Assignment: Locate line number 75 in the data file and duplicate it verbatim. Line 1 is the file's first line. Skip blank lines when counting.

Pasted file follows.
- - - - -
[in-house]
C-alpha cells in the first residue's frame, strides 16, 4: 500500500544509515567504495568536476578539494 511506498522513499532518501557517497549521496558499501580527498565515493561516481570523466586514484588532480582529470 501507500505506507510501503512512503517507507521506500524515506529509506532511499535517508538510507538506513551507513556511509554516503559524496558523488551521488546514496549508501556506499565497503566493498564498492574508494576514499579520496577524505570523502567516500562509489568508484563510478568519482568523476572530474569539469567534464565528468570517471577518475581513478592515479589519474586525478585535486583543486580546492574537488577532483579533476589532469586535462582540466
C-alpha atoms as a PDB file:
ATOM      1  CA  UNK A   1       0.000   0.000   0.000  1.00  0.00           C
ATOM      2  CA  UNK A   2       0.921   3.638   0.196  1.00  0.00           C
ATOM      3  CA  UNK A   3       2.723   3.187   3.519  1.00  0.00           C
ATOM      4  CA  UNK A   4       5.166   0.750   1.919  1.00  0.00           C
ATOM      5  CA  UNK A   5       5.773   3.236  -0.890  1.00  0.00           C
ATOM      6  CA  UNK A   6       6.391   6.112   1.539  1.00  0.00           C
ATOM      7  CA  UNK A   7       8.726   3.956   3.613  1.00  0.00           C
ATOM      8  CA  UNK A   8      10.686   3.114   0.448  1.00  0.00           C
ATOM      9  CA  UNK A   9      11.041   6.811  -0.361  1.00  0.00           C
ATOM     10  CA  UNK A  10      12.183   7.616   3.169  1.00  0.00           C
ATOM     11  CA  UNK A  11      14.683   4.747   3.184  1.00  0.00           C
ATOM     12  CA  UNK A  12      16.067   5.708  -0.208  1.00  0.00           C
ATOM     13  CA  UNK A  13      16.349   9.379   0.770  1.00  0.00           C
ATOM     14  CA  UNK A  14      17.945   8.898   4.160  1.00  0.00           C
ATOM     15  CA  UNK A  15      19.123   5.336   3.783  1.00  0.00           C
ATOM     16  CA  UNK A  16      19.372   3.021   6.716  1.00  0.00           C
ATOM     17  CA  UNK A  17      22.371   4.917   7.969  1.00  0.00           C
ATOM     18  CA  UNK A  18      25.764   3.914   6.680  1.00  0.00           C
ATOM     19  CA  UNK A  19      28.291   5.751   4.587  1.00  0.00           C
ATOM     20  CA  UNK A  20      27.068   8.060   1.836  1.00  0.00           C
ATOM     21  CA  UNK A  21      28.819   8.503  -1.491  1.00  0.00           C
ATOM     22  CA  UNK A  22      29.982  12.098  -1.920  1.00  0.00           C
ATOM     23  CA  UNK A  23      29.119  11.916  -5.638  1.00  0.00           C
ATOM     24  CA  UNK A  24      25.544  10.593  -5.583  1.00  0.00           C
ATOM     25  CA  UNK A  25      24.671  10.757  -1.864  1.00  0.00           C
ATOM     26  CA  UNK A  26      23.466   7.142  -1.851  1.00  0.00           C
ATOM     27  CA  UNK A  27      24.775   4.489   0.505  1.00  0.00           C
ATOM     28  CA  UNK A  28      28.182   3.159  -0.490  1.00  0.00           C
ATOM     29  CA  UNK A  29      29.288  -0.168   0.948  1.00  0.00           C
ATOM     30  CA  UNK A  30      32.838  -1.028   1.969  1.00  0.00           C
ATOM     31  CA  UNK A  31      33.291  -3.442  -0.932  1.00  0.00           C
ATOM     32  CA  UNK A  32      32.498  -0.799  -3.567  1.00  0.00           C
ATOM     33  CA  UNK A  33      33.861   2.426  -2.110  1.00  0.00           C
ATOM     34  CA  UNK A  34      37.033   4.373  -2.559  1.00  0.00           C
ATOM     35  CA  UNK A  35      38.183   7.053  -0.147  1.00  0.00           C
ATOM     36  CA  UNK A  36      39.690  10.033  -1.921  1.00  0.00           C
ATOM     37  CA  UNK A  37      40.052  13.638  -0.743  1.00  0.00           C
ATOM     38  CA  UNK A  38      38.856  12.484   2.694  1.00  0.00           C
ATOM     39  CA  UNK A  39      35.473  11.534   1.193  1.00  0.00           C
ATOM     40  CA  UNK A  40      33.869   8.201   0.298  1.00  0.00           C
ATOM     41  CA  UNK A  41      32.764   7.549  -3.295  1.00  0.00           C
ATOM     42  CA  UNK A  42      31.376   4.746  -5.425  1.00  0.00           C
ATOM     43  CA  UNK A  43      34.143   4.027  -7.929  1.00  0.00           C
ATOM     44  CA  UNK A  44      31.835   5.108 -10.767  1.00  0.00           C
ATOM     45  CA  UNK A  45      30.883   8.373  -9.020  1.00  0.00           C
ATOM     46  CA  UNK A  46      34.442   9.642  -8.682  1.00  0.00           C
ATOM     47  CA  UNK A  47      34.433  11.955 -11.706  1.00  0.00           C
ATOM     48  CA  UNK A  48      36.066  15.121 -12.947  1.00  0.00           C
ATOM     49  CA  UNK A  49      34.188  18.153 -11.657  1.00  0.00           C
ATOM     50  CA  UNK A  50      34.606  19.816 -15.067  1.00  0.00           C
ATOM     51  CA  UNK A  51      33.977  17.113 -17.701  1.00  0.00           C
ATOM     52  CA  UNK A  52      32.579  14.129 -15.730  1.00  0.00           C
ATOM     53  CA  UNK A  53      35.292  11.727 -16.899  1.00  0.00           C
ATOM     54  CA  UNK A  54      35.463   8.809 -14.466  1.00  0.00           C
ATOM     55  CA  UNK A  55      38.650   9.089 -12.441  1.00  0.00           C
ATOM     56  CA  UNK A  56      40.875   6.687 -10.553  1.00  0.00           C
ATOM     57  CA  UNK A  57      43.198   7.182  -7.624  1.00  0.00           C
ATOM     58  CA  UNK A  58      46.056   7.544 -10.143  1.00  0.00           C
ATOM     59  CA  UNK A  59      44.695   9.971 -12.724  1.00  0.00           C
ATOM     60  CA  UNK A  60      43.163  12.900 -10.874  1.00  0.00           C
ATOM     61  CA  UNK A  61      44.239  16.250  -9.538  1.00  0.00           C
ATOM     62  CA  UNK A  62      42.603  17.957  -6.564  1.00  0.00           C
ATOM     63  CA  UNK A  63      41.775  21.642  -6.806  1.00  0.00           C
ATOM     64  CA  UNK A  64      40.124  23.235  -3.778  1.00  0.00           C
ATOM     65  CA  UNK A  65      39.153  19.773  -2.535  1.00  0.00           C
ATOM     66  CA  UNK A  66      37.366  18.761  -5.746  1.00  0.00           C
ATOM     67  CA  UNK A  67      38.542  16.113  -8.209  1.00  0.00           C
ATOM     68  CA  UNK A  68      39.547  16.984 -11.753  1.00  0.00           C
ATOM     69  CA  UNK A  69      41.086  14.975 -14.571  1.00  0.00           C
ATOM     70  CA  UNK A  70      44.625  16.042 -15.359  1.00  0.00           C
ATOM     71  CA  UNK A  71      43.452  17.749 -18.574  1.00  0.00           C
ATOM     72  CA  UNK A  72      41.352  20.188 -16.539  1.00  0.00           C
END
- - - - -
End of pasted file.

ATOM     72  CA  UNK A  72      41.352  20.188 -16.539  1.00  0.00           C